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- Kurzbeschreibung"I Was a Rat!" So insists a scruffy boy named Roger. Maybe it's true. But what is he now? A terrifying monster running wild in the sewers? "The Daily Scourge is sure of it. A victim of "Rodent Delusion"? The hospital nurse says yes. A lucrative fairground freak? He is to Mr. Tapscrew. A champion wriggler and a budding thief? That's what Billy thinks. Or just an ordinary small boy, though a little ratty in his habits? Only three people believe this version of the story. And it may take a royal intervention--and a bit of magic--to convince the rest of the world. Set against the backdrop of a Royal Wedding--and a playful parody of the press, "I Was a Rat! is a magical weaving of humor, fairy tale, and adventure.
- AutorPhillip George Bernard Pullman
- IllustratorKevin Hawkes
- VerlagRandom House LCC US
- Seiten176 Seiten
- Gewicht122 g
- LeseprobeI Was a Rat
Old Bob and his wife, Joan, lived by the market in the house where his father and grandfather and great-grandfather had lived before him, cobblers all of them, and cobbling was Bob's trade too. Joan was a washerwoman, like her mother and her grandmother and her great-grandmother, back as far as anyone could remember.
And if they'd had a son, he would have become a cobbler in his turn, and if they'd had a daughter, she would have learned the laundry trade, and so the world would have gone on. But they'd never had a child, whether boy or girl, and now they were getting old, and it seemed less and less likely that they ever would, much as they would have liked it.
One evening as old Joan wrote a letter to her niece and old Bob sat trimming the heels of a pair of tiny scarlet slippers he was making for the love of it, there came a knock at the door.
Bob looked up with a jump. "Was that someone knocking?" he said. "What's the time?"
The cuckoo clock answered him before Joan could: ten o'clock. As soon as it had finished cuckooing, there came another knock, louder than before.
Bob lit a candle and went through the dark cobbler's shop to unlock the front door.
Standing in the moonlight was a little boy in a page's uniform. It had once been smart, but it was sorely torn and stained, and the boy's face was scratched and grubby.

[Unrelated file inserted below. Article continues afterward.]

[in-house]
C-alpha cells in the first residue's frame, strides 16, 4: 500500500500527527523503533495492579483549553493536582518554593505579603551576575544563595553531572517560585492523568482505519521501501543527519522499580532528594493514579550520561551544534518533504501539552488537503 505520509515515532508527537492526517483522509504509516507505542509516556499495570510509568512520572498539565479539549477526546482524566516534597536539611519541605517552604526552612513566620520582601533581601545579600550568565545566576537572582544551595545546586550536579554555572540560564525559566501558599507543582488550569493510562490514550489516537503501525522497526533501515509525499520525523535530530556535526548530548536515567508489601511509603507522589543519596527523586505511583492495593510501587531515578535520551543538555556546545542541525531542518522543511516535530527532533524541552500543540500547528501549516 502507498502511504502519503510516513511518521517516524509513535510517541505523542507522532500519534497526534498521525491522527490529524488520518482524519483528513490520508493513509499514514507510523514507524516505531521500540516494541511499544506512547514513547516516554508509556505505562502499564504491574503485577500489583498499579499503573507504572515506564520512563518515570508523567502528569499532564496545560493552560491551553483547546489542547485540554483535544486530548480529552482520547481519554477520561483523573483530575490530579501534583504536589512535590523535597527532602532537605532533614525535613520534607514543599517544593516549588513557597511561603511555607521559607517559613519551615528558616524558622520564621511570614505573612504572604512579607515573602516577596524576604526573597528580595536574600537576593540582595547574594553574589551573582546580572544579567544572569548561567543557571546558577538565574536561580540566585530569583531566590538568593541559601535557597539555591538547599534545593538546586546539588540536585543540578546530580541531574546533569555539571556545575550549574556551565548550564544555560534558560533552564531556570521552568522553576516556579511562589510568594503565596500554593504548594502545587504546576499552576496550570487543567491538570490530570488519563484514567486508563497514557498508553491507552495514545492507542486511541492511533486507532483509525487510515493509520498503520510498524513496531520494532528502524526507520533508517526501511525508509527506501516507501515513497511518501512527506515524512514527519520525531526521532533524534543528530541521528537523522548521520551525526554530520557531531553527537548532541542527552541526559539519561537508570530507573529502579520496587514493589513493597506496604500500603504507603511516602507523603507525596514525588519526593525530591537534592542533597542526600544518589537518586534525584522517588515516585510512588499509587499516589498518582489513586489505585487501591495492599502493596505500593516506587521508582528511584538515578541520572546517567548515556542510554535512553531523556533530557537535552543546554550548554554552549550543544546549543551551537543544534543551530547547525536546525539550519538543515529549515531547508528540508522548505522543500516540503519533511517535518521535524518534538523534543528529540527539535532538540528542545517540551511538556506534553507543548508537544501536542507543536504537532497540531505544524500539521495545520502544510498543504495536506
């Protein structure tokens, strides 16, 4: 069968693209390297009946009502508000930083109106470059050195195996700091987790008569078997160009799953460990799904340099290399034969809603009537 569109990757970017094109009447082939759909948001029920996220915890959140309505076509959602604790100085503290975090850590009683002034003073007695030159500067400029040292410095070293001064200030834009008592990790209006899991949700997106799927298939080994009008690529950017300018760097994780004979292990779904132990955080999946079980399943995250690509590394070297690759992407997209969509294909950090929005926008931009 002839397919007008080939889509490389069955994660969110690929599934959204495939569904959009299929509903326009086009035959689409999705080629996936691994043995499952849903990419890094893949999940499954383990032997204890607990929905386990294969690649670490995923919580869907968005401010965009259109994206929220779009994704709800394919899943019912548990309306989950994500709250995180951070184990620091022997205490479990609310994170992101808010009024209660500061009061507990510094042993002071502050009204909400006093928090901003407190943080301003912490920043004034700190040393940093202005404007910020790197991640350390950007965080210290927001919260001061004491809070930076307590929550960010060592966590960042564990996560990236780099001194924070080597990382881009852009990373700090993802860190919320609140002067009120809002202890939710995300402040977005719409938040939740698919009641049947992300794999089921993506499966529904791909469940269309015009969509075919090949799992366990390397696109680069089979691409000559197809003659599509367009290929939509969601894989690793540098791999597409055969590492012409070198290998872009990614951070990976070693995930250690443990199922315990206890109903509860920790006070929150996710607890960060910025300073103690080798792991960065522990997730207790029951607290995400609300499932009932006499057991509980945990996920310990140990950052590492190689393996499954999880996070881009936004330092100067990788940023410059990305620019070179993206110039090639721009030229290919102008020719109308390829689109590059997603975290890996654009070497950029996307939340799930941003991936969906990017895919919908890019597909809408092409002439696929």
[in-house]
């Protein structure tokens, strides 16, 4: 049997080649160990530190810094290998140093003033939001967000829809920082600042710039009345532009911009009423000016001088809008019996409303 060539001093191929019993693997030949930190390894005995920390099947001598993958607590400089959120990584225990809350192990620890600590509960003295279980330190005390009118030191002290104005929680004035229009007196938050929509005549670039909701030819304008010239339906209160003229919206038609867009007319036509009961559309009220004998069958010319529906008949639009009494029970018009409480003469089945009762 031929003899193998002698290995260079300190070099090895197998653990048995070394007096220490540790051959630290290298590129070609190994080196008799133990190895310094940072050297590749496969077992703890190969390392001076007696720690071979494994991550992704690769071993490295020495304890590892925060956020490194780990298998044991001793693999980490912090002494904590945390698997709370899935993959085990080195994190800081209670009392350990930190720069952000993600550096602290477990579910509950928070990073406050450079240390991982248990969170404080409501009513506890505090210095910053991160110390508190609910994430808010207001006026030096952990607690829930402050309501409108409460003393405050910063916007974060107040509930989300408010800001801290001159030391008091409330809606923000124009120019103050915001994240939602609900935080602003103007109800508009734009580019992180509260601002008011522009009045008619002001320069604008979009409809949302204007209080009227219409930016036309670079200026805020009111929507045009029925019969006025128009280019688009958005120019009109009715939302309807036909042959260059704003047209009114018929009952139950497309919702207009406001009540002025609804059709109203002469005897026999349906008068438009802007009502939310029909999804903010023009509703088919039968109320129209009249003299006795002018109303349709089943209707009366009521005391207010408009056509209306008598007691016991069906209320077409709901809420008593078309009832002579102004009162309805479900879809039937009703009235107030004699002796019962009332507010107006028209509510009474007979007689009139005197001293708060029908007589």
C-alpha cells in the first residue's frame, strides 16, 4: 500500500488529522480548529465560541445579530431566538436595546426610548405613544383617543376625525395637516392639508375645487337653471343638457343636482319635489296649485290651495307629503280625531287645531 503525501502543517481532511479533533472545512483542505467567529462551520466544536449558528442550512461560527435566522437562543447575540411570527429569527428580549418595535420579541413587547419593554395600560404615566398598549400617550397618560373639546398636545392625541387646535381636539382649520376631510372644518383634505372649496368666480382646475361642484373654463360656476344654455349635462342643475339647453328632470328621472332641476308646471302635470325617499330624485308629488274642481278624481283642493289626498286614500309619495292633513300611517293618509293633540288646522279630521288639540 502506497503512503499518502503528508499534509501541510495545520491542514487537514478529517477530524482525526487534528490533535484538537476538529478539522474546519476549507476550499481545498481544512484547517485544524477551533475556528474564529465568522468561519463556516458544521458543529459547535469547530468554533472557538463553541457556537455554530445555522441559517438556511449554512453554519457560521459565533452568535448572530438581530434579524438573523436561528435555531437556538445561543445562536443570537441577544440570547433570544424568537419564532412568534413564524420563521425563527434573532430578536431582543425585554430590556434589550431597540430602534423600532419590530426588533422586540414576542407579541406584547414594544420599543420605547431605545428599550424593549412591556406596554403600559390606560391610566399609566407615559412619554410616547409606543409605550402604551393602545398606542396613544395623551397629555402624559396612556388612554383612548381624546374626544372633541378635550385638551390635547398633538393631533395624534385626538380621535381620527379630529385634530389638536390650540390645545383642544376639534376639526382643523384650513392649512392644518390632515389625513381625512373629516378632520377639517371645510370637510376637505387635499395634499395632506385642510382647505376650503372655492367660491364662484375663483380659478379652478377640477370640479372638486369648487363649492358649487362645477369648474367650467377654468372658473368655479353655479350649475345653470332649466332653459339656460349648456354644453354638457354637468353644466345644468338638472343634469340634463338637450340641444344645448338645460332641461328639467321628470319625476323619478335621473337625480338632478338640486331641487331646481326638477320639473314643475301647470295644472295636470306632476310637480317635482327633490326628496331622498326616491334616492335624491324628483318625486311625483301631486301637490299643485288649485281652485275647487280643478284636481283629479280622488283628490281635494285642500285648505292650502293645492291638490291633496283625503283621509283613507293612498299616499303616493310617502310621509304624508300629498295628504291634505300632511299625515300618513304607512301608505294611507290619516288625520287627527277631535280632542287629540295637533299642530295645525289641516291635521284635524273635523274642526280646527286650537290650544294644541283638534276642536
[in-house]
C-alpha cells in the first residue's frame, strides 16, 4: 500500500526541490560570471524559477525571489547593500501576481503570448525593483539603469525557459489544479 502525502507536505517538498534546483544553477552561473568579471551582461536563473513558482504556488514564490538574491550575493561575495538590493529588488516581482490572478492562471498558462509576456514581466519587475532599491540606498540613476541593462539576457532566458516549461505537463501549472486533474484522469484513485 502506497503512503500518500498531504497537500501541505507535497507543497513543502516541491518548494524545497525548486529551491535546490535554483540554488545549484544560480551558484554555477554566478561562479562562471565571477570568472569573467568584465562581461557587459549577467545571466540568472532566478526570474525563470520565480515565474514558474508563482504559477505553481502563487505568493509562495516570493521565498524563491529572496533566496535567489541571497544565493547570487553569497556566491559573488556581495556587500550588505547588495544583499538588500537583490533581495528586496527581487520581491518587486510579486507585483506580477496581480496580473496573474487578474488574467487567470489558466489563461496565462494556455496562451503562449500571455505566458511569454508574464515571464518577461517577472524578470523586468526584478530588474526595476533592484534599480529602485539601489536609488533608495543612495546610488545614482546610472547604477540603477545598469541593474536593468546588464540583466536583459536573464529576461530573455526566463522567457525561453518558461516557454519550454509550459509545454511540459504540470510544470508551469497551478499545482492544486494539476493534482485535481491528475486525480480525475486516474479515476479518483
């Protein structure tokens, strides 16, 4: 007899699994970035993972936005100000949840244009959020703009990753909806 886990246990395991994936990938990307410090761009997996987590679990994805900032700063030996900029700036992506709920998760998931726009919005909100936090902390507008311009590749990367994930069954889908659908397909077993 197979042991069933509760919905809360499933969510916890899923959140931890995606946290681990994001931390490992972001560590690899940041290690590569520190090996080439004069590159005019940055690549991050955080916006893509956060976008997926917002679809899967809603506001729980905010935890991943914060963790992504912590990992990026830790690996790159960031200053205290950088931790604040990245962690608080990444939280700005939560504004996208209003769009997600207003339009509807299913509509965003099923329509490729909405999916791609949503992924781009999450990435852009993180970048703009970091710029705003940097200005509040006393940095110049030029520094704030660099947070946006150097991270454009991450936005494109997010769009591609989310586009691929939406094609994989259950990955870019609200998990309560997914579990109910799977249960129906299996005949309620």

"Bless my soul!" said Bob. "Who are you?"
"I was a rat," said the little boy.
"What did you say?" said Joan, crowding in behind her husband.
"I was a rat," the little boy said again.
"You were a--go on with you! Where do you live?" she said. "What's your name?"
But the little boy could only say, "I was a rat."
The old couple took him into the kitchen because the night was cold, and sat him down by the fire. He looked at the flames as if he'd never seen anything like them before.
"What should we do?" whispered Bob.
"Feed the poor little soul," Joan whispered back. "Bread and milk, that's what my mother used to make for us."
So she put some milk in a pan to heat by the fire and broke some bread into a bowl, and old Bob tried to find out more about the boy.
"What's your name?" he said.
"Haven't got a name."
"Why, everyone's got a name! I'm Bob, and this is Joan, and that's who we are, see. You sure you haven't got a name?"
"I lost it. I forgot it. I was a rat," said the boy, as if that explained everything.
"Oh," said Bob. "You got a nice uniform on, anyway. I expect you're in service, are you?"
The boy looked at his tattered uniform, puzzled.
"Dunno," he said finally. "Dunno what that means. I expect I am, probably."
"In service," said Bob, "that means being someone's servant
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